Summer break? Not quite

Organizational Studies
September 18, 2015

Eight Denison students gathered in the lecture hall in the Burton D. Morgan Center and studied a giant screen that revealed the inner workings of a research lab at the Owens Corning Science and Technology Center in Granville. The Fortune 500 company, which specializes in glass fiber technology (a.k.a. insulation for energy efficiency), essentially hired the students as consultants to redesign their lab for an enhanced visitor experience. Another competing team of nine students was secluded elsewhere doing the same thing.

Dressed in crisp business shirts, creased pants, skirts, and jackets, the students in Burton Morgan rolled up their sleeves and started brainstorming the best way to give the research lab a facelift. The two teams not only polished plans and presentations for the Owens Corning executives, but they also worked on a separate project for executives from Deloitte Consulting. (The winners of this latter competition, analyzing a case study for Under Armour apparel, were awarded $100 gift certificates.)

This real-world exercise was part of the 2011 Organizational Studies Program, which has been directed by Dr. David P. J. Przybyla of the psychology department for the last 10 years. The academic program requires several core courses related to organizational functioning, a career-related internship, and a month-long summer session during which rising seniors participate in workshops, lectures, and seminars both on campus and off-site (this summer in Chicago, Detroit, New York City, Greenwich, and Bristol, where the students toured the ESPN campus.)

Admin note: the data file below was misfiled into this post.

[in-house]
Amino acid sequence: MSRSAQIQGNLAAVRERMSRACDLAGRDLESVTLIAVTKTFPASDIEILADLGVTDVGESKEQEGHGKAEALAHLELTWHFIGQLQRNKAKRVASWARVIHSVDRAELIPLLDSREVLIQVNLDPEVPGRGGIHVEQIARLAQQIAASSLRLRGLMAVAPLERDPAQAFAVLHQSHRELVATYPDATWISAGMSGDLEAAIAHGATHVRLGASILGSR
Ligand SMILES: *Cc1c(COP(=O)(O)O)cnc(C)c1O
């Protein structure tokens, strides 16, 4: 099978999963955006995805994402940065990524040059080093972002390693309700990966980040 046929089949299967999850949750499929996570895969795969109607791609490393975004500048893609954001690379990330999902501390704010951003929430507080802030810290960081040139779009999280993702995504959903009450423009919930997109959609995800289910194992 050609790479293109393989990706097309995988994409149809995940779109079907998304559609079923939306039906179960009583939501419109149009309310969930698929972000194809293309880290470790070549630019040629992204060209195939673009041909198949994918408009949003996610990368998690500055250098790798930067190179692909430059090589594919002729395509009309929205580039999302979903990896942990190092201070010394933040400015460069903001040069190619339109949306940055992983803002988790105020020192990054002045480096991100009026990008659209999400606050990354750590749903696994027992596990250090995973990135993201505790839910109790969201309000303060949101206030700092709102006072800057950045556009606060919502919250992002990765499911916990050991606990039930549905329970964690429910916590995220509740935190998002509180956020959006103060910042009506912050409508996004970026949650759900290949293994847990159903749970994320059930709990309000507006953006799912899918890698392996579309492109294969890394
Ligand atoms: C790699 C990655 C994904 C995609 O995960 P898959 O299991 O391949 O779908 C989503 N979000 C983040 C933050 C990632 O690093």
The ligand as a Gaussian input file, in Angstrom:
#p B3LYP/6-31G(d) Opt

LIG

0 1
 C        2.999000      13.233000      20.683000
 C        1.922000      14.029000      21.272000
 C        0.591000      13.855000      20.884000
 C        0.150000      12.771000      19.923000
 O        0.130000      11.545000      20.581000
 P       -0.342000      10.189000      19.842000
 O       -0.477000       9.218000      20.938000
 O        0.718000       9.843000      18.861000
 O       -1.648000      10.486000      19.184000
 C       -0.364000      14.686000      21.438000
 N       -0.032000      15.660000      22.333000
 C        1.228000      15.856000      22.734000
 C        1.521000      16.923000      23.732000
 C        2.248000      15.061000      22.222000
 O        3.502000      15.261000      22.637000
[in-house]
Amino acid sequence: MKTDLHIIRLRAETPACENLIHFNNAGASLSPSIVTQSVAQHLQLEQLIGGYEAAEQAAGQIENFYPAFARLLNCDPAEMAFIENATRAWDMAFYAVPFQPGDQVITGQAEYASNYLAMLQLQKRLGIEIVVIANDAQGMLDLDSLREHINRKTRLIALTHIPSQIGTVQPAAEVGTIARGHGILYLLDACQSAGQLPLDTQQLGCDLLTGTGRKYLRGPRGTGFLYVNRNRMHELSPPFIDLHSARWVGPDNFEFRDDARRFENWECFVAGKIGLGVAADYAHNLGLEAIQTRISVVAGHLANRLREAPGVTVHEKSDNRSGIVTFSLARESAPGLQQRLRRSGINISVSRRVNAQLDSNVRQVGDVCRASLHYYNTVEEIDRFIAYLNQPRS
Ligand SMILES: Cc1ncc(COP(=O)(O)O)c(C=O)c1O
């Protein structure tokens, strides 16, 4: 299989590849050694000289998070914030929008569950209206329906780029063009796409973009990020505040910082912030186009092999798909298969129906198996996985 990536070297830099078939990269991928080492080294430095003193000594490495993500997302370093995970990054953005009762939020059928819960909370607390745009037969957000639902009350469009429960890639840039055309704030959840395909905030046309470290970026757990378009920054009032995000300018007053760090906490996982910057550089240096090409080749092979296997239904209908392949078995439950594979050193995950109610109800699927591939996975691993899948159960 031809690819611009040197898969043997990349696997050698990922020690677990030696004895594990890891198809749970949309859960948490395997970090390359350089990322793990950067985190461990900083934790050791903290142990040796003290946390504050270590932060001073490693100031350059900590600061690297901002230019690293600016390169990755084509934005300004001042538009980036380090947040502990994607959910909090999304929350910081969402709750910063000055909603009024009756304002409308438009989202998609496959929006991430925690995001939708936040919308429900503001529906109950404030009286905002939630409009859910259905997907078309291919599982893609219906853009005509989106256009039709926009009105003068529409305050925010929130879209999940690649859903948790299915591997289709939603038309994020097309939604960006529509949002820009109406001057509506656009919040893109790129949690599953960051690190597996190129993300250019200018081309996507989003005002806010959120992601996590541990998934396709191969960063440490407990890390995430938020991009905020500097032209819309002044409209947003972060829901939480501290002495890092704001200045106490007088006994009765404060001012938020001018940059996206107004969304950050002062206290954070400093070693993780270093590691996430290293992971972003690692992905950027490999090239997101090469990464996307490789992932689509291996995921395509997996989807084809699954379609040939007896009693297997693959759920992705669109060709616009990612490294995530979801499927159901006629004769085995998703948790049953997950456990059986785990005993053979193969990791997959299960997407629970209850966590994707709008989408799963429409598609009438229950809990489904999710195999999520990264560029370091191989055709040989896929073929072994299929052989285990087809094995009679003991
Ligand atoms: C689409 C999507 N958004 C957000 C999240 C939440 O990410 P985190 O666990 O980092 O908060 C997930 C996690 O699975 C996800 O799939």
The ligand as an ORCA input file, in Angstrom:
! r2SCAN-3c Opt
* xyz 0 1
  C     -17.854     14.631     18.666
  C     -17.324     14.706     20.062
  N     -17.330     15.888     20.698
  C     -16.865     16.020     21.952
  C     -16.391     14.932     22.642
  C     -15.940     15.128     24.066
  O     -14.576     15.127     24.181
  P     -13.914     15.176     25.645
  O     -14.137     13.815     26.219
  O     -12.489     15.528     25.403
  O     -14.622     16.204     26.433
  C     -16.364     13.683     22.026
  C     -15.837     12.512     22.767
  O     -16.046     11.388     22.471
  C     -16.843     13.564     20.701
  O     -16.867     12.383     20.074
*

Most sessions were conducted by Denison alumni who work in organizations such as Merck Pharmaceuticals, Leo Burnett Advertising, Sotheby’s, ESPN, General Motors and, O, The Oprah Magazine. Additional sessions were conducted by friends of Denison at places like Madison Square Garden, Time Consumer Marketing, and the Etiquette Institute. (Yes, students were even schooled in how to conduct themselves at international business dinners.)

The summer session, and the Organizational Studies Program as a whole, is designed to sharpen students’ critical thinking and problem solving skills—and to teach them how to work together within an organization, whether they’re debating the best layout for a research lab, projecting financial growth for new organizations, or learning about the “time value” of money.

Last Thursday the two teams met with Owens Corning executives to present their work. Then, on Friday, four groups of students presented their analyses of the Under Armour case to Deloitte. In both instances, the executives commended the students on the high quality of the presentations.

Recent graduate Tommy Simon ’11, an economics major who now serves as assistant to Dr. Przybyla, noted that “the OS Program is the ideal way to connect with alumni and to learn about the importance of a liberal arts education in the world of organizations and businesses.”

“I would rate [the summer session] as my number one experience at Denison,” said Ani Mutafova ’12, a psychology major and chemistry and German minor from Canton, Ohio. “Once I establish myself, I definitely want to contribute and keep it going.”

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